Writer and director Michel Gondry’s 2004 Academy Award-winning romantic sci-fi drama debuts on ultra-high definition packed with emotions and extras in Eternal Sunshine for the Spotless Mind (Kino Lorber, rated R, 1.85:1 aspect ratio, 108 minutes, $39.95).
The bizarre tale, concocted by Charlie Kaufman (“Being John Malkovich”), finds the introvert Joel Barish (Jim Carrey) recovering from a failed two-year relationship with Clementine Kruczynski (Kate Winslet) that ended so abruptly and oddly that he wonders why she does not even recognize him, at all.
Enter the tech company Lacuna, led by Dr. Howard Mierzwiek (Tom Wilkinson), that for a price will gladly erase selective memories from a human mind. Clementine had the procedure done to erase Joel but after accidentally finding out, he also decides to have the procedure done.
However, a sloppy technician (Mark Ruffalo) botches the procedure while distracted by his girlfriend (Kirsten Dunst) causing Joel and his memories of Clementine to still have enough vague connection to each other to plot a reunion.
The potential to reignite the previously doomed romance gets cemented when a disgruntled employee releases all of the records to the Lacuna’s clients, and Joel and Clementine learn the absolute truths about their life together.
A dynamite cast and a quirky script deliver a masterpiece with even Ms. Winslet receiving an Academy Award nomination for her effort, but Mr. Carrey was oddly forgotten for an equally potent performance.
4K in action: The 4K remastering of the film was color graded by cinematographer Ellen Kuras and will erase all of the previous iterations by delivering a nearly spotless, screen-filling presentation.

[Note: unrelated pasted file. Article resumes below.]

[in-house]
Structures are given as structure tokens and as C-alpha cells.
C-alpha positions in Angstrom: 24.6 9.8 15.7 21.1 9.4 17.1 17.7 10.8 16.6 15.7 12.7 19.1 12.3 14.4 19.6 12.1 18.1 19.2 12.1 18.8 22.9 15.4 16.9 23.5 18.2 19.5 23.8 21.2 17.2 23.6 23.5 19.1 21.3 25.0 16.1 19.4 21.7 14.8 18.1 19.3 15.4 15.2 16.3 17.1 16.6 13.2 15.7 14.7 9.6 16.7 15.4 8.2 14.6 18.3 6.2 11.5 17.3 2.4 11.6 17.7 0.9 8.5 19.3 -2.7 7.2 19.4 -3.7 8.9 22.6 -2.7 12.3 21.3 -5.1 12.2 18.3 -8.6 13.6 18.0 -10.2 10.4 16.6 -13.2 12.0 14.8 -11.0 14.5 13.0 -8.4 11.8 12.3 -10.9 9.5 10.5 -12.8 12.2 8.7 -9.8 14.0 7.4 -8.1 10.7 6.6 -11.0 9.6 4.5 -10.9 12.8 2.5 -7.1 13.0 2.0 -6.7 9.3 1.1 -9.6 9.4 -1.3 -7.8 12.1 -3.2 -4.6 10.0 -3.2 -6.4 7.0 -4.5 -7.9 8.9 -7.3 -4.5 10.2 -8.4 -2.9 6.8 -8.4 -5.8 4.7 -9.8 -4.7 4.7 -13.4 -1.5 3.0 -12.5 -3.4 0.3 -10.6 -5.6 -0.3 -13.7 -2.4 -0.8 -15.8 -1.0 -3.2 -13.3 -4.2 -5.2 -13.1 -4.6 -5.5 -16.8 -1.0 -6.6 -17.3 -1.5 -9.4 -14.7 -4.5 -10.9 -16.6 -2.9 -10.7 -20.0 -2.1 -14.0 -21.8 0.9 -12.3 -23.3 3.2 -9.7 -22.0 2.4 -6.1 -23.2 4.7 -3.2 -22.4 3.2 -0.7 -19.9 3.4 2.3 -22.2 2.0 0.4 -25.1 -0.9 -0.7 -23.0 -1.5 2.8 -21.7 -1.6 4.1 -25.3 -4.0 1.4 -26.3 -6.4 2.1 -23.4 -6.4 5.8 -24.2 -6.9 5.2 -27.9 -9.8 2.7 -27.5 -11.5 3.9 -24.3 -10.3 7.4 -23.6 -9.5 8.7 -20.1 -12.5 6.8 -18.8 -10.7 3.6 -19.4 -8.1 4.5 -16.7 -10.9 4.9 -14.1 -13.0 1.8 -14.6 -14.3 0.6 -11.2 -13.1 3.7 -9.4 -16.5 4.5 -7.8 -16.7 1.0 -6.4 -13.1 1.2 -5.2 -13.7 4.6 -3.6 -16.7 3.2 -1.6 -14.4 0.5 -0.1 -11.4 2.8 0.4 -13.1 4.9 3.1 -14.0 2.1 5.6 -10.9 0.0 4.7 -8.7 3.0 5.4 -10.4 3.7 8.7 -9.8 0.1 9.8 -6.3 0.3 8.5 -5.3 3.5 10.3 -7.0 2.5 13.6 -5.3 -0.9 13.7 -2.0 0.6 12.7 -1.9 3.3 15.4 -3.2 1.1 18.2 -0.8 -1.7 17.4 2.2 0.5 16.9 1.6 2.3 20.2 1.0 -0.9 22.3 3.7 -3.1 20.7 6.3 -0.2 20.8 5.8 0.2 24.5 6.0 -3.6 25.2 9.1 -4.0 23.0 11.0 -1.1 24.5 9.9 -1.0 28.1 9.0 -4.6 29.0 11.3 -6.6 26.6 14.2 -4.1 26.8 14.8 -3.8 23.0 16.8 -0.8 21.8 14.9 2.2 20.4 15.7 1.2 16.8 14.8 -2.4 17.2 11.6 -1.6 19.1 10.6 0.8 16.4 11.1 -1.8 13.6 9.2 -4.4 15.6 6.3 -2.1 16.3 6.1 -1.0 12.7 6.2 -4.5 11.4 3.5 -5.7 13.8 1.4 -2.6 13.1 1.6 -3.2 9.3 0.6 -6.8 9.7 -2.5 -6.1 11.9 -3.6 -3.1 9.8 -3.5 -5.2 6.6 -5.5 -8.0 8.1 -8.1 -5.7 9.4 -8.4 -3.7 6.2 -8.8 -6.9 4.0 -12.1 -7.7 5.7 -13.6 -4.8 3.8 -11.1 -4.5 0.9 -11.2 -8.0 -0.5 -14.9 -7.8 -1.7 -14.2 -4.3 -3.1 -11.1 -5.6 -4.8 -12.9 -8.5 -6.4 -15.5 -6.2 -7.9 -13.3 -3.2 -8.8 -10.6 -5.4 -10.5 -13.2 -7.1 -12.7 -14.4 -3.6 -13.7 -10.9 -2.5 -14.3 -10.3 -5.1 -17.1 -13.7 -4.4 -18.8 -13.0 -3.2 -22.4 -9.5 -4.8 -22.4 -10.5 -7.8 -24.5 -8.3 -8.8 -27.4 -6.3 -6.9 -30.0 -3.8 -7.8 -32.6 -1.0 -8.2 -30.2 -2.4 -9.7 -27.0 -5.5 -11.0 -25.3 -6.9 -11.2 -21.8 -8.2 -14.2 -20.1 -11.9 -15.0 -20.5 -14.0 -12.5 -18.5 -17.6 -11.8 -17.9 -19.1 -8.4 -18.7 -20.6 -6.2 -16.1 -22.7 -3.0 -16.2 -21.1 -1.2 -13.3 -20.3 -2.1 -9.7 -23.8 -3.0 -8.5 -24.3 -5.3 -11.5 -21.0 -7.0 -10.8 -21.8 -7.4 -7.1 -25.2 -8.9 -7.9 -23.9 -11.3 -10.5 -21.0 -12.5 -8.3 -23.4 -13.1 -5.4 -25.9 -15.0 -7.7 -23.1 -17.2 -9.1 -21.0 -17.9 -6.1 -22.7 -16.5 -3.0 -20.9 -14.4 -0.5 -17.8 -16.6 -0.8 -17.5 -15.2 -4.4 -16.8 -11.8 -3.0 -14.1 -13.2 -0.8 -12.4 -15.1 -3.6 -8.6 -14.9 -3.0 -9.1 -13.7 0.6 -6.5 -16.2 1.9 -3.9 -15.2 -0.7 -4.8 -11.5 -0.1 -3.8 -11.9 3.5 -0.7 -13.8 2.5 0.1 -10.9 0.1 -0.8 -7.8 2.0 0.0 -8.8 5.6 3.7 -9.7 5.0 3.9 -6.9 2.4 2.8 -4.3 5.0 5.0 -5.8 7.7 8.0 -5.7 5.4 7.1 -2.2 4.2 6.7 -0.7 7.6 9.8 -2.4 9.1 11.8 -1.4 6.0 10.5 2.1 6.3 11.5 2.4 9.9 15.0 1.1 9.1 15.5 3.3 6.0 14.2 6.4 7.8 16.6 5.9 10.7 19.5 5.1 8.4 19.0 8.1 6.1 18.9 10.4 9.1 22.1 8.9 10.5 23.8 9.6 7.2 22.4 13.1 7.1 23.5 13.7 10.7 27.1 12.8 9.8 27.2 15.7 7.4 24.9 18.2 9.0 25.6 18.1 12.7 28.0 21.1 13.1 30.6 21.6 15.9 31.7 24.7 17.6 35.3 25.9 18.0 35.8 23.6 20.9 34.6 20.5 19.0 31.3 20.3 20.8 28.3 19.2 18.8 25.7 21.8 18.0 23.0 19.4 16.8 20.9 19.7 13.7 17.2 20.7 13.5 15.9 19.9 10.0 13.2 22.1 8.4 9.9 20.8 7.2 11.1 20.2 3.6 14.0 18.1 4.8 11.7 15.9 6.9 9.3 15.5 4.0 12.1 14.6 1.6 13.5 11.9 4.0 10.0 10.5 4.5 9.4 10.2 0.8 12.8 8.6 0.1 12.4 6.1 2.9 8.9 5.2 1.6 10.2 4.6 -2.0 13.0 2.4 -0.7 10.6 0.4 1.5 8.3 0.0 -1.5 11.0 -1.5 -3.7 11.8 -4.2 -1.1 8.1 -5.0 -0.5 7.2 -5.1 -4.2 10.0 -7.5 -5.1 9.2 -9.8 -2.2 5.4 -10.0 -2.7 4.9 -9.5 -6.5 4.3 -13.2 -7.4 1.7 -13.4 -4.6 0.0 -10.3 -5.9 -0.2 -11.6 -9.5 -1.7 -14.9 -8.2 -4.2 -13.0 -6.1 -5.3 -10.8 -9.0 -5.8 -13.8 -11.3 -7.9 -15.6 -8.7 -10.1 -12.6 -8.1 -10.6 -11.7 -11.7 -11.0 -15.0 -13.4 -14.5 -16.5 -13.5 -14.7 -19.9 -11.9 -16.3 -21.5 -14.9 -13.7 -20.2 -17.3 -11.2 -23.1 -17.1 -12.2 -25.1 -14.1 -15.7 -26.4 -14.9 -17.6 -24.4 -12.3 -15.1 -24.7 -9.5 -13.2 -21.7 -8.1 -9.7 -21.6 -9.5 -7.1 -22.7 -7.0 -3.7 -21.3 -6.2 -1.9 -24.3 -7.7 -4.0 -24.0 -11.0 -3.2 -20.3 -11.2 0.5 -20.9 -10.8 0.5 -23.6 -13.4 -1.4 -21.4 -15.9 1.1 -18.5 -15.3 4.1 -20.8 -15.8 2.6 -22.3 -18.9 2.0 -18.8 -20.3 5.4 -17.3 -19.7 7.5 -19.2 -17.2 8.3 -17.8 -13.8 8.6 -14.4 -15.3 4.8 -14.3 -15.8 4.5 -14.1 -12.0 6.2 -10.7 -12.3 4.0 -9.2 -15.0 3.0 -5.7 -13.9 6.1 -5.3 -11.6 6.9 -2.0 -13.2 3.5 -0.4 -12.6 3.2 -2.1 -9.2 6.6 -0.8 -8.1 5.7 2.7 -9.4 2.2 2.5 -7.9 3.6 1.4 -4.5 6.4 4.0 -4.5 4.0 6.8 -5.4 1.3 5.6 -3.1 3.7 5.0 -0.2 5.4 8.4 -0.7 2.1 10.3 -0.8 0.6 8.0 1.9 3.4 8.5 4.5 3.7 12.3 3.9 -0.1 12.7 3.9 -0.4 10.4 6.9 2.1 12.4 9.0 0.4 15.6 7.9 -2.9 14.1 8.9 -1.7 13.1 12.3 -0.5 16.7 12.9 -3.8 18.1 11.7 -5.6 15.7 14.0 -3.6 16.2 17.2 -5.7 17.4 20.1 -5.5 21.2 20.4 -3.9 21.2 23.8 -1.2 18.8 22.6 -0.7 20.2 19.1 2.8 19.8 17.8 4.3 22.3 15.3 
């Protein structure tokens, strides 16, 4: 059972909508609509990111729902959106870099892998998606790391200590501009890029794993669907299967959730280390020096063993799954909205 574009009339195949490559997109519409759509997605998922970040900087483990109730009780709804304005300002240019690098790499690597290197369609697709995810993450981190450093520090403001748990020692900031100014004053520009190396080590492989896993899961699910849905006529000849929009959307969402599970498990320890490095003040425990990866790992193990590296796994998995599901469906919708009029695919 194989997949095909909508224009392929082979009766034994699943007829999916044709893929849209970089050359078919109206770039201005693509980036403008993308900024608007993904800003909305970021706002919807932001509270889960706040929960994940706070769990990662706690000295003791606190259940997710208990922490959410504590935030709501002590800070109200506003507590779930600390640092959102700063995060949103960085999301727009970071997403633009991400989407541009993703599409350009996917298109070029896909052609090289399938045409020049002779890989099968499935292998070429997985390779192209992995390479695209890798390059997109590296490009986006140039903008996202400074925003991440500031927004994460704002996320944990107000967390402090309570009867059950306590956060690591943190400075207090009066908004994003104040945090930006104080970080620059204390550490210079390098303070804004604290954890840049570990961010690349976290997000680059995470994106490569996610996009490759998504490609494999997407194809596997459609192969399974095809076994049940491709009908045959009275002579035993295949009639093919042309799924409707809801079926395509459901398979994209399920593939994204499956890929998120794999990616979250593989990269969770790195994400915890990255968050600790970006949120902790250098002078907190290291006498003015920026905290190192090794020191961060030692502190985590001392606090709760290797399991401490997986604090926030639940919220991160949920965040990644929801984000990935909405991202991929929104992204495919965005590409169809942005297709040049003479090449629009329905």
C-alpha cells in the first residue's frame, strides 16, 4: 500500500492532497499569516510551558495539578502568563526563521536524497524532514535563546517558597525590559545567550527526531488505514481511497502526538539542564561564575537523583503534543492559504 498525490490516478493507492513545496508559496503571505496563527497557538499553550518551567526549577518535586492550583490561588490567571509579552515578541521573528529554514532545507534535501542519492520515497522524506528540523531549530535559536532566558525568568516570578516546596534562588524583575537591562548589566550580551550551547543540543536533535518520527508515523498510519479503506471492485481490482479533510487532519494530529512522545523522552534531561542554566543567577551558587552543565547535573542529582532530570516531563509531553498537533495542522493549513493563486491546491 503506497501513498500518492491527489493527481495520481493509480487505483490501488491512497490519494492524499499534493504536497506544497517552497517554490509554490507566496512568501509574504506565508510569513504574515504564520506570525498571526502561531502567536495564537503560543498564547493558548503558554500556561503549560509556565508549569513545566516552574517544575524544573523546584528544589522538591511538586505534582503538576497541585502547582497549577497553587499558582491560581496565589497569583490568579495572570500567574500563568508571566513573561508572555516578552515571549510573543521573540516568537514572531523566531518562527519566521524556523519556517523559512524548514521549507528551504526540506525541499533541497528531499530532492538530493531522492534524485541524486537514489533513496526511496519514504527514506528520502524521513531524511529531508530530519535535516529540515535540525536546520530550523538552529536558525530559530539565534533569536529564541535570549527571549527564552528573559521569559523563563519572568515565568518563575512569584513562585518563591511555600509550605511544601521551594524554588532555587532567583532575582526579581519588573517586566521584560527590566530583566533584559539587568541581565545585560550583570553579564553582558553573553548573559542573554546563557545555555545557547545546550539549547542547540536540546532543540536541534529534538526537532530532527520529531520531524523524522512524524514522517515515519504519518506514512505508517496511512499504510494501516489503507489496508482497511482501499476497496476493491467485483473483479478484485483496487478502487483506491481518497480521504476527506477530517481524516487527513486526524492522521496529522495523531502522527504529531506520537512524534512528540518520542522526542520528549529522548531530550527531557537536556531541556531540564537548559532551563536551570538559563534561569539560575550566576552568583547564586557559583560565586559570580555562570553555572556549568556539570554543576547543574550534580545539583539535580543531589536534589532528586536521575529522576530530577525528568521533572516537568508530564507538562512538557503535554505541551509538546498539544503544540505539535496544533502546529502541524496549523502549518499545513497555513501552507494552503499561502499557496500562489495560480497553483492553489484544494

Specifically, crisp, never too much film grain and a perfect balance of deep color, shadow and light make it the best version of the film ever released.
Just focus on the couple highlighted on snowy beach scenes; rain drenching Joel’s apartment; the pink, blue and purple and multicolored hair of Clementine; Joel wearing bright blue, airplane-themed pajamas in a 1960s-themed kitchen; and the texture on a dark green cap, to name just a few examples taking advantage of the upgrade.
Best extras: All of the digital goodies are found on the included Blu-ray disc of the film and culled from the 2011 high definition release from Universal Studios.
Kino Lorber also includes a new and informative, 18-minute interview with cinematographer Ellen Kuras. The segment has her discuss the hand-held camera shooting strategy and how she and the director interpreted memories and dreams on film with plenty of technical information on her cameras, lighting, film stock and crew mechanics.
Now, back to the vintage extras and start with an optional commentary track with the director and writer as they methodically work through the film.
Mr. Gondry’s French accent makes it difficult to understand some of his comments, but Mr. Kaufman keeps the momentum going as they dissect their masterpiece touching on the narrative themes, production minutiae, scene details and cast.
Keep the immersion going with 15-minute discussions with the director and Ms. Winslet; an equally fun discussion with Mr. Carrey and the director focused on the set memories; and a 17-minute meticulous breakdown of the computer visual effects in the Saratoga Avenue argument scene.